By Robert Schlesinger |
On Wednesday, New York City Mayor Michael Bloomberg’s administration announced plans to prohibit the sale of sugary drinks in containers larger than 16 fluid ounces at certain vendors such as movie theaters, food carts, and restaurants. Grocery stores and convenience stores are exempt from the ban, as are diet sodas, milk shakes, and alcoholic beverages. Bloomberg, who has enacted other bold public health policies in the past such as a smoking ban on New York City’s parks, beaches, public plazas, and boardwalks, defended the prohibition. “Obesity is a nationwide problem, and all over the United States, public health officials are wringing their hands saying, ‘Oh, this is terrible,’” he said, “New York City is not about wringing your hands; it’s about doing something, I think that’s what the public wants the mayor to do.”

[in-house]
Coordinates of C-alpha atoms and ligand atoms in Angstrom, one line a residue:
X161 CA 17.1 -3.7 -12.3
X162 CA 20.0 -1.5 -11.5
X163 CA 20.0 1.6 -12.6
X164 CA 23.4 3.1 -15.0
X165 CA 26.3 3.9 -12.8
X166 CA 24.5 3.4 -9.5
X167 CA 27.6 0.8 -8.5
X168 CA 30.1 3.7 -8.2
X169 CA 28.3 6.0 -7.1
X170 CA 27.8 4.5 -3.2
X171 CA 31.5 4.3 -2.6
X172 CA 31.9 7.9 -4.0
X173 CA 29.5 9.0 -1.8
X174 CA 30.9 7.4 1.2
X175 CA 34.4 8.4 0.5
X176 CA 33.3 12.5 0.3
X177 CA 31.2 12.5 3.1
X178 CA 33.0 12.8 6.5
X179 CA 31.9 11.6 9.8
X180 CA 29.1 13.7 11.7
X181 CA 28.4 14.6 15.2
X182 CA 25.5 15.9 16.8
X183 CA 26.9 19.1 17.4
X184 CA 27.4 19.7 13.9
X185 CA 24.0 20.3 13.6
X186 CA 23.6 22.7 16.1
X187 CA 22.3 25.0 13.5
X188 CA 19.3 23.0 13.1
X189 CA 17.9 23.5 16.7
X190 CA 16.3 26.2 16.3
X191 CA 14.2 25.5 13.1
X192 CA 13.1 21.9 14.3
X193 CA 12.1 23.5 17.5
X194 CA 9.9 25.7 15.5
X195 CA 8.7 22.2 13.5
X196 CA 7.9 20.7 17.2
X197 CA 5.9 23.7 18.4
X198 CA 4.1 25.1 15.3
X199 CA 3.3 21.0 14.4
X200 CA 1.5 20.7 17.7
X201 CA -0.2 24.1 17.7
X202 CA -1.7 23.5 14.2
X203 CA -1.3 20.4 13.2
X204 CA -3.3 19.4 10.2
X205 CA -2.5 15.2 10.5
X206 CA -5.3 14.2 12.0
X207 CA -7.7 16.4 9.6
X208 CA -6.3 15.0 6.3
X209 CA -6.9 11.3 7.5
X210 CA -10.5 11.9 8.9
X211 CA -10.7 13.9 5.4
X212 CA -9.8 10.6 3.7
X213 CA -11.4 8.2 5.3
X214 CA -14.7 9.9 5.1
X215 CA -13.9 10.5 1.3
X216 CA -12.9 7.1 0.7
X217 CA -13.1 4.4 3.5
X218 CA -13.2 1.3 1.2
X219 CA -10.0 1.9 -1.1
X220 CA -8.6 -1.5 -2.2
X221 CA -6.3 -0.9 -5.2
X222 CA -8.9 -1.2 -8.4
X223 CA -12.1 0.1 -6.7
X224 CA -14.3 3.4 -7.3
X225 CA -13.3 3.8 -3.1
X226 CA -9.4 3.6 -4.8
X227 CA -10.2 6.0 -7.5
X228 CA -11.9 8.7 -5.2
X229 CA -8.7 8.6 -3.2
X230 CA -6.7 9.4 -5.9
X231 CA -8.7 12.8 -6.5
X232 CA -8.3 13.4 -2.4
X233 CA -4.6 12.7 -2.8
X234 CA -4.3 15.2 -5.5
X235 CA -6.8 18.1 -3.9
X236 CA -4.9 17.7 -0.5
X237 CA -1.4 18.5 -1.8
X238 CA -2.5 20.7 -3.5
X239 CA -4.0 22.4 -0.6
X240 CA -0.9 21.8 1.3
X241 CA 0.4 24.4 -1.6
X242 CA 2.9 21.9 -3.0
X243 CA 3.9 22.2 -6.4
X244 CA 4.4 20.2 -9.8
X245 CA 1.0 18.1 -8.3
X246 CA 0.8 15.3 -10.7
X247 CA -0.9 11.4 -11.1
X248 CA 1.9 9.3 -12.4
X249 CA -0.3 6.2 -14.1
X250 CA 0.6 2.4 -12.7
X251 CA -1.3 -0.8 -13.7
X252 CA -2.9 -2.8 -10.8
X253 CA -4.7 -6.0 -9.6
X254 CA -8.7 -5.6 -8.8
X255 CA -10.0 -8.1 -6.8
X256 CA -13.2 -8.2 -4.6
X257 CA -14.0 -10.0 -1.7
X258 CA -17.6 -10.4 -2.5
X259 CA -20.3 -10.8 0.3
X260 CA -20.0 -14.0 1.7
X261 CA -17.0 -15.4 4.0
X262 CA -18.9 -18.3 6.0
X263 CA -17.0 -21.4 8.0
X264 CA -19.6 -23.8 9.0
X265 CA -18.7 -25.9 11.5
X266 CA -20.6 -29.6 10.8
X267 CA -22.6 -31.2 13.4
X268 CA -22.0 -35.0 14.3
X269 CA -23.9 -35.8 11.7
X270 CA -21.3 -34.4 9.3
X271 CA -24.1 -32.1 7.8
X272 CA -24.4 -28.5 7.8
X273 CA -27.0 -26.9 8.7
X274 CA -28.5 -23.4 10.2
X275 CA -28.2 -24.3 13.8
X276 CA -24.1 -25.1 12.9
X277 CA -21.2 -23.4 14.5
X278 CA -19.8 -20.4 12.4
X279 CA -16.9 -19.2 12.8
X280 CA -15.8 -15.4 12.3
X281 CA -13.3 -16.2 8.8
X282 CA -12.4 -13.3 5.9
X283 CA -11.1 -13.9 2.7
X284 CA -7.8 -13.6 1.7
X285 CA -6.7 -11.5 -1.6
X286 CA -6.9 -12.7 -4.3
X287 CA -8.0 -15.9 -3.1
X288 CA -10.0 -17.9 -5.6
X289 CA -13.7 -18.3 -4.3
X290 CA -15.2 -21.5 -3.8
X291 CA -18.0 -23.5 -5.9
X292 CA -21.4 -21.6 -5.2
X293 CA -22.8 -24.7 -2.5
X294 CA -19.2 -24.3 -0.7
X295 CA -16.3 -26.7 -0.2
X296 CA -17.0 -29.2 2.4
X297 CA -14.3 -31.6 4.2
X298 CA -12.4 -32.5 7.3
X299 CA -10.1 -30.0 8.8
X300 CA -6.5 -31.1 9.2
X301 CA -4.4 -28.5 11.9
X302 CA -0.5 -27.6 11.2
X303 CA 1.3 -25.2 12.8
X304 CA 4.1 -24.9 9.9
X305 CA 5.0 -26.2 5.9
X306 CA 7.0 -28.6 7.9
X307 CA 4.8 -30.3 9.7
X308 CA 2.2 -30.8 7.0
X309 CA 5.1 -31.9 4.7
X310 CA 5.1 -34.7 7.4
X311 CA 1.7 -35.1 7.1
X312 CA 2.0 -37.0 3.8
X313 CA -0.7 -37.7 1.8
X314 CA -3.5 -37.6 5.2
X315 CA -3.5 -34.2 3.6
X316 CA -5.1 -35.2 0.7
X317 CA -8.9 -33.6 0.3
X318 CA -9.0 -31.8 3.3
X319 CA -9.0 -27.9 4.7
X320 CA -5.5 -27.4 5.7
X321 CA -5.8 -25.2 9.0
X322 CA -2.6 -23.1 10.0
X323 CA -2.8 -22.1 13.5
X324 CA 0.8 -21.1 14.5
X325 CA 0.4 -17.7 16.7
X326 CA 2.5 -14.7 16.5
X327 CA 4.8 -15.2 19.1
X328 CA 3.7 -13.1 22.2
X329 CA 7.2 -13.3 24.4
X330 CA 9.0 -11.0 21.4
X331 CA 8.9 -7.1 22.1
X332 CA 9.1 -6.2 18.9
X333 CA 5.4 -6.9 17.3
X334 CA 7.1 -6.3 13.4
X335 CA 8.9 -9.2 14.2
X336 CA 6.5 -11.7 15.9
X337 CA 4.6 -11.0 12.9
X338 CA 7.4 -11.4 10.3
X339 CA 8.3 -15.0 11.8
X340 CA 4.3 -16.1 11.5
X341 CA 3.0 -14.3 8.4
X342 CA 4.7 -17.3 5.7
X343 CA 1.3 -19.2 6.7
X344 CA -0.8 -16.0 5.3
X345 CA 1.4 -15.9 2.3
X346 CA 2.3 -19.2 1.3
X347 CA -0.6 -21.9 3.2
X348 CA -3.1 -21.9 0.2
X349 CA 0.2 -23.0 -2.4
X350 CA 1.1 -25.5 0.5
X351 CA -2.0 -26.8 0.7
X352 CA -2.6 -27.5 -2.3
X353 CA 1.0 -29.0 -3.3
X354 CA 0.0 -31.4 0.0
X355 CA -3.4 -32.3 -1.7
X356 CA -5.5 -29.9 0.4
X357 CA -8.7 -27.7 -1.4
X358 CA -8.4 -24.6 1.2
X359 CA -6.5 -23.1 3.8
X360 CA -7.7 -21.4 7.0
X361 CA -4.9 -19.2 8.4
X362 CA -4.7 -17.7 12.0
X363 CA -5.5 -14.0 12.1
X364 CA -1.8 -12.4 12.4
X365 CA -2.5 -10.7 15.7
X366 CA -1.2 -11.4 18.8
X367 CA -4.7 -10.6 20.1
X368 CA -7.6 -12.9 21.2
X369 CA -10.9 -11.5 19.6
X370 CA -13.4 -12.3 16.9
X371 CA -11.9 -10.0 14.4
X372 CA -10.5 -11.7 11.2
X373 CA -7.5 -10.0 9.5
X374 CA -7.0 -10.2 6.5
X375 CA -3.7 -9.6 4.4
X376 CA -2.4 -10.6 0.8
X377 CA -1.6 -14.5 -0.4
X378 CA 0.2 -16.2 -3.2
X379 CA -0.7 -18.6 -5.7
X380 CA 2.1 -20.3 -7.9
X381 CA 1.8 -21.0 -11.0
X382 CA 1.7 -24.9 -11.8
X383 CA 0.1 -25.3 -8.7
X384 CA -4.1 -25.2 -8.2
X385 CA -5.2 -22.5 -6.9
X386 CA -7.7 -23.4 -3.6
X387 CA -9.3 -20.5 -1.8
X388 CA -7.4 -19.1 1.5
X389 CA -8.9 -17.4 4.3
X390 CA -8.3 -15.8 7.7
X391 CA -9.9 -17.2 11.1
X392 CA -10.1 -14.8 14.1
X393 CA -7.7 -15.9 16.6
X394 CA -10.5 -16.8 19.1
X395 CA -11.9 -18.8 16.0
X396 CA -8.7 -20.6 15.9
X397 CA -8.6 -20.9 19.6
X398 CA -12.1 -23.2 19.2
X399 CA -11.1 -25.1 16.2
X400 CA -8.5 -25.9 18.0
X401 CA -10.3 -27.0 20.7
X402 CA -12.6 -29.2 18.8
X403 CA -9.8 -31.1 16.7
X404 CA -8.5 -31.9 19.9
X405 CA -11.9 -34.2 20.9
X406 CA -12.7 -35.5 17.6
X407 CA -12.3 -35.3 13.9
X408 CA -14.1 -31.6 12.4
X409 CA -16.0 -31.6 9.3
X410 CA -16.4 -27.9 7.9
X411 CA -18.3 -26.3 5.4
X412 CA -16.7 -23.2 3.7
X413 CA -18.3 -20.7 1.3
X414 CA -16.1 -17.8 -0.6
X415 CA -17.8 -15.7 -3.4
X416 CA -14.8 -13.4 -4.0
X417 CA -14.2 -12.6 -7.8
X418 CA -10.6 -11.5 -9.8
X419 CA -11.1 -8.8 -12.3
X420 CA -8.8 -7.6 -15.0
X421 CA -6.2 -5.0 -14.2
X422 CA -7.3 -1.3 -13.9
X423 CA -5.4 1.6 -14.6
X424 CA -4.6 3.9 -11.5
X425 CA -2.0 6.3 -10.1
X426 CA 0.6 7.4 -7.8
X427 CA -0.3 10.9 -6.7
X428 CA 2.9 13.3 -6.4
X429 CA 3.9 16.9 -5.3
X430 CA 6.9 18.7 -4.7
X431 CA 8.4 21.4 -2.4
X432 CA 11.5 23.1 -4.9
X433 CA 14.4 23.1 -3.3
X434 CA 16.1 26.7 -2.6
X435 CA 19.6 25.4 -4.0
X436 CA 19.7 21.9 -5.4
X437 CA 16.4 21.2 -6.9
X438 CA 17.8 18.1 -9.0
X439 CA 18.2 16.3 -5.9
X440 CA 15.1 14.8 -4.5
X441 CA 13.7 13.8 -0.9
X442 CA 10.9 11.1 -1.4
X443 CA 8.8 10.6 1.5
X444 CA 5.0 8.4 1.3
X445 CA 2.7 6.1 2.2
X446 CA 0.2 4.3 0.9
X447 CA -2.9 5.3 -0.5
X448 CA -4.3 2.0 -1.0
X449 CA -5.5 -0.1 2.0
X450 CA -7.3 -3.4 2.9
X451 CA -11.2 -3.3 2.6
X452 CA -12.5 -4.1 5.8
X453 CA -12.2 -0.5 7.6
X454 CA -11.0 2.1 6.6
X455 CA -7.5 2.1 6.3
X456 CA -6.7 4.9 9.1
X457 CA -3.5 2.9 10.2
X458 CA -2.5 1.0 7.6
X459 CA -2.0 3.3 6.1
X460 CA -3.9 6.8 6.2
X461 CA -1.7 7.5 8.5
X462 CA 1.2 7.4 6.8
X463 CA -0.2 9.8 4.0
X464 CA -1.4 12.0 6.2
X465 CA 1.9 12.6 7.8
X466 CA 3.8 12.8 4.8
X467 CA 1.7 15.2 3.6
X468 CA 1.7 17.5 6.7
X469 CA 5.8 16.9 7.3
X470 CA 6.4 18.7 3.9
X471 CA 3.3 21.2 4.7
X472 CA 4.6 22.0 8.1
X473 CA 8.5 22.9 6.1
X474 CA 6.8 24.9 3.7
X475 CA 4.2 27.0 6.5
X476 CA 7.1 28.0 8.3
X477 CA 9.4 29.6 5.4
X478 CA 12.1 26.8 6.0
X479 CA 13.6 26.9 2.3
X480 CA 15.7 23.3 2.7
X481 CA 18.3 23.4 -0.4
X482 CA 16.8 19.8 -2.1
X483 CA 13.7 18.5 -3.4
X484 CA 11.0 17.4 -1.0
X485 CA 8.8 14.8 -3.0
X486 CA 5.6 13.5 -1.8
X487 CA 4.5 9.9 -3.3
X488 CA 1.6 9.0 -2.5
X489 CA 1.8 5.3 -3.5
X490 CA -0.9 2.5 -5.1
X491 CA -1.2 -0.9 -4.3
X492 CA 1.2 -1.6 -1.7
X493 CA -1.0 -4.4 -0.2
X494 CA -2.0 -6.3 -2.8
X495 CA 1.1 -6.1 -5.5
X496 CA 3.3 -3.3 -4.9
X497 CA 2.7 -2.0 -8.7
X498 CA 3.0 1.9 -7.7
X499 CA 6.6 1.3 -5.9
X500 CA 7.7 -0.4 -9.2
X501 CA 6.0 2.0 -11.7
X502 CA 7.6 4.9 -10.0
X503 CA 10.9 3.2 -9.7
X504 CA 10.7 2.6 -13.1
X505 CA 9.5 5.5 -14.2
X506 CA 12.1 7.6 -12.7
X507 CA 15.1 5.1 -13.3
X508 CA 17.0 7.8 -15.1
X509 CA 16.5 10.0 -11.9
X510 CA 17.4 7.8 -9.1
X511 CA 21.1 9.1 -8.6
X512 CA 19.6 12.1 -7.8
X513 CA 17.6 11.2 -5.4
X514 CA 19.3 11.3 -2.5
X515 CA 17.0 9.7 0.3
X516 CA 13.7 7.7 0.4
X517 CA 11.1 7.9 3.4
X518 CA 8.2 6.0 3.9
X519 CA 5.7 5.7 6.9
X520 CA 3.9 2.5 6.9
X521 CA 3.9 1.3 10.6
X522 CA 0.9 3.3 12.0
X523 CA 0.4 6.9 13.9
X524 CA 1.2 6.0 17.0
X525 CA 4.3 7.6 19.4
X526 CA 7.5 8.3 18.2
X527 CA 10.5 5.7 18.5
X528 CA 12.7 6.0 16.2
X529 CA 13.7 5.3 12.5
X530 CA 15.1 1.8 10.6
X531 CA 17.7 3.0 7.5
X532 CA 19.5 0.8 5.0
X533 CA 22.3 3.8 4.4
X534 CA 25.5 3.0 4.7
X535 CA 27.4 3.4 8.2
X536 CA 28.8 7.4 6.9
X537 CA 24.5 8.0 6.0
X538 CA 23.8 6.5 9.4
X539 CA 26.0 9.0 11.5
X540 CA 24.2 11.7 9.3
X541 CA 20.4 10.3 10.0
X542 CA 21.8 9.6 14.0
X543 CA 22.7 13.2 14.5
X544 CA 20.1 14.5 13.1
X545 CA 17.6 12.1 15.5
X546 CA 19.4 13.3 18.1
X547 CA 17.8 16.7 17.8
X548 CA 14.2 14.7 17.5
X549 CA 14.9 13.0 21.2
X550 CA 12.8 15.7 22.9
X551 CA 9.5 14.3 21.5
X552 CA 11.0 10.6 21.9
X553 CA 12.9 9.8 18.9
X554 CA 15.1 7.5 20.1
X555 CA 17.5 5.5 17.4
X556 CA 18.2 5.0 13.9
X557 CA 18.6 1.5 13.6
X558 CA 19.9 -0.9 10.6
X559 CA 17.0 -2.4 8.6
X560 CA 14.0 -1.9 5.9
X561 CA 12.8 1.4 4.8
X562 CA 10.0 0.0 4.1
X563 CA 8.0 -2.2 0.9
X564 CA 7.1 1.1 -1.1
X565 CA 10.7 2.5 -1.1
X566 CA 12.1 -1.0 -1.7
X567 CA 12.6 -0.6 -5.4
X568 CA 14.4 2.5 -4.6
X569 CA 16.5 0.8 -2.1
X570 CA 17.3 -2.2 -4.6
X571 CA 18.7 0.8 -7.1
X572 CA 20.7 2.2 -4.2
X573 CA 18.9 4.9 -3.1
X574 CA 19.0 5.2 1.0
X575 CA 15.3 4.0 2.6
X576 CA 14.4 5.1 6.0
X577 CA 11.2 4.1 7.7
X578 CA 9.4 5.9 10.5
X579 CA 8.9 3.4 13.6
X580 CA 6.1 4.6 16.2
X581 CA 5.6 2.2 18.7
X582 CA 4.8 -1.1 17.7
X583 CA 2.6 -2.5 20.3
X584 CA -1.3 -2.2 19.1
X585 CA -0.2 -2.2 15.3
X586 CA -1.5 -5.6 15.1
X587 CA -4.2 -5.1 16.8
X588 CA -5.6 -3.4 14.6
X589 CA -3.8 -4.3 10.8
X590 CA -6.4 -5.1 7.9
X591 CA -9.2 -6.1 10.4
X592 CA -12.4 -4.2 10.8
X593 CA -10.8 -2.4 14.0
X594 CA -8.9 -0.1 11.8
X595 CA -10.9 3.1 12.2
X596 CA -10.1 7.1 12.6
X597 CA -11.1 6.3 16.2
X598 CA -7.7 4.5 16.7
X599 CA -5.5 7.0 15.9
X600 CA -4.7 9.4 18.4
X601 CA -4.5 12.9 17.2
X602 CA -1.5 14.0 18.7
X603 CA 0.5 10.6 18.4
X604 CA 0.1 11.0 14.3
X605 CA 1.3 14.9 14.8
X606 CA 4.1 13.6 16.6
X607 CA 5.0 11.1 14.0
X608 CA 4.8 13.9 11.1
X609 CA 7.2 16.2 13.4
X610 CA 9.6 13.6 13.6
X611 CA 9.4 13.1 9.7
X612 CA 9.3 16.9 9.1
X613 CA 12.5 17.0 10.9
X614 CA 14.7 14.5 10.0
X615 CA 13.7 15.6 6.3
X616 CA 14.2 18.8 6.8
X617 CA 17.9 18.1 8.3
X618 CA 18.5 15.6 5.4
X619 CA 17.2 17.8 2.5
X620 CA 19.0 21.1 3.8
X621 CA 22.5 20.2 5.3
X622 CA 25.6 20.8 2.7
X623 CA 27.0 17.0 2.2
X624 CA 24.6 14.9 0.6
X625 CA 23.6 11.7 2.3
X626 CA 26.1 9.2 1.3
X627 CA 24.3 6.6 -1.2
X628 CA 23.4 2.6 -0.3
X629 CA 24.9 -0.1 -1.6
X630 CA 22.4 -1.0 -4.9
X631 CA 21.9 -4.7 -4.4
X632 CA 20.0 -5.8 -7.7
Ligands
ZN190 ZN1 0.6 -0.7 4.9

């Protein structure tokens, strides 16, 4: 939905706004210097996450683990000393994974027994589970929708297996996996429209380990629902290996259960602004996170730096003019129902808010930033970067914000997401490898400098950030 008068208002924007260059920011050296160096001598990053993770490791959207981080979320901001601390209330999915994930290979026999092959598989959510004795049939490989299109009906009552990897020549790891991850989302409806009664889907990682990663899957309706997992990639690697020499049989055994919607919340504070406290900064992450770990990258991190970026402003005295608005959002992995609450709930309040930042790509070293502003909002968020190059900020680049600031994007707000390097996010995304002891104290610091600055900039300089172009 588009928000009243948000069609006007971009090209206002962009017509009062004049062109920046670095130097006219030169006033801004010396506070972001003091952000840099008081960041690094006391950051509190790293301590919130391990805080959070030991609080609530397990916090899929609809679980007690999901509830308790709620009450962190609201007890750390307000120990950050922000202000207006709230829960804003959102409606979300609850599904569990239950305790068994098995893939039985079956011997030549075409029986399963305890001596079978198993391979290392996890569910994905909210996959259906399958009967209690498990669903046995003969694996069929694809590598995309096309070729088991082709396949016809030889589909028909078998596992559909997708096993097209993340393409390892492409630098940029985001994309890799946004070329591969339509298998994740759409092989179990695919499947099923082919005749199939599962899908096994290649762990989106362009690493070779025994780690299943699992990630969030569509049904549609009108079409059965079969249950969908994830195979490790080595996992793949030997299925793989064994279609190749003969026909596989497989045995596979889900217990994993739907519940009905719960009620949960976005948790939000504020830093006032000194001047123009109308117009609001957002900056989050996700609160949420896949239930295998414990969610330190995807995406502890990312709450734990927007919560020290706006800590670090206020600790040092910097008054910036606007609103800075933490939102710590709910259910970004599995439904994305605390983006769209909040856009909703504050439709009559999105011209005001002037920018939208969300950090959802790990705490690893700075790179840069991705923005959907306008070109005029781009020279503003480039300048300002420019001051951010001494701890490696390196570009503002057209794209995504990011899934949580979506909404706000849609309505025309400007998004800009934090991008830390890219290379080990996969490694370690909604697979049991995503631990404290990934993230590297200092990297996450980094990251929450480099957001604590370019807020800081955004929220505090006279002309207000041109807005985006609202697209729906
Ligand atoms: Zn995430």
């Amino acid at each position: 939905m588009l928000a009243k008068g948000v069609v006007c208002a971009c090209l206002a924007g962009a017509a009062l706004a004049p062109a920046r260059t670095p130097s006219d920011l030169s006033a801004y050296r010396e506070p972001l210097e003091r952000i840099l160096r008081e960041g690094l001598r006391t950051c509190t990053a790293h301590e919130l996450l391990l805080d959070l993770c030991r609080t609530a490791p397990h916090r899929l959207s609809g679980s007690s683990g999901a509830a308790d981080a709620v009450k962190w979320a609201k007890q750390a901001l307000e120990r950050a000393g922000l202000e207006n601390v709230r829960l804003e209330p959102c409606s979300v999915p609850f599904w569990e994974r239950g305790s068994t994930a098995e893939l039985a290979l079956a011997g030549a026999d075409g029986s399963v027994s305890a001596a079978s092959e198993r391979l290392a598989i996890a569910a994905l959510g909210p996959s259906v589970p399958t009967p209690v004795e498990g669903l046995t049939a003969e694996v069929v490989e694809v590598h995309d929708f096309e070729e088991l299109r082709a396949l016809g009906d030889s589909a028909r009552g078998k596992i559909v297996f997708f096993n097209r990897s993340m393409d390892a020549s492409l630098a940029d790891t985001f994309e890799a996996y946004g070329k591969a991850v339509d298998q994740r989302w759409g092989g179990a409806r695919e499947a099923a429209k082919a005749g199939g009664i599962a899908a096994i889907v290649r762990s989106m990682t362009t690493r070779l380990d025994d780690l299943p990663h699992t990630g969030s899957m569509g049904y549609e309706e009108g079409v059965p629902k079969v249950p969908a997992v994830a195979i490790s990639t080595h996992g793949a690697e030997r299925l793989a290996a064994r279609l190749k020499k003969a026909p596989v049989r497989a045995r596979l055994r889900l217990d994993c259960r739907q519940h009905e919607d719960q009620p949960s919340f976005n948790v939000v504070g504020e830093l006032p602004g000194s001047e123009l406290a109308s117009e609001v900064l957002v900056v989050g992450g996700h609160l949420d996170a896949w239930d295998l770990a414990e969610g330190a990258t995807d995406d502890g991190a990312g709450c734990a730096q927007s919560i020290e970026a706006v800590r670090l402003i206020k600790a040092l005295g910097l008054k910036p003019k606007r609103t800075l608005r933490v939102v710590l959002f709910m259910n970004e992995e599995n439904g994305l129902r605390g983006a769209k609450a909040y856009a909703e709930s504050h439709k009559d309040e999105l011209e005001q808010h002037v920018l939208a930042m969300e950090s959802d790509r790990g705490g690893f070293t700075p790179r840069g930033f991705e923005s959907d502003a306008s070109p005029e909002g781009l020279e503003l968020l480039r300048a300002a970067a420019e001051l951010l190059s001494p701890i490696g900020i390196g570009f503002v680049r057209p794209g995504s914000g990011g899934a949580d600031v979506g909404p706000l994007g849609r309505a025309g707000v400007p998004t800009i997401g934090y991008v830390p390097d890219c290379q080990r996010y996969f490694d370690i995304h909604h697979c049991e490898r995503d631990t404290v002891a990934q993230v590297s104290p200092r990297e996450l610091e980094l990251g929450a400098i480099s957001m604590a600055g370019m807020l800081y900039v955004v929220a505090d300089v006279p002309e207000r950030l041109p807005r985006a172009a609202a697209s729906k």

Indeed, the rise in obesity has a been a looming challenge for not just New York, but the nation at large, costing Americans not just in their health, but economically in paying for the treatments of diseases caused by being overweight. However, opponents of the measure think Mayor Bloomberg is going too far. They believe it is up to individuals to choose how much soda to drink, and the policy is an example of the “nanny state” encroaching on personal freedom. Should the sale of large sugary drinks be prohibited? Here is the Debate Club’s take:
Dawn Sweeney President and CEO of the National Restaurant Association
Art Carden Assistant Professor of Economics at Rhodes College.
Patrick Basham Co-author 'Diet Nation: Exposing the Obesity Crusade'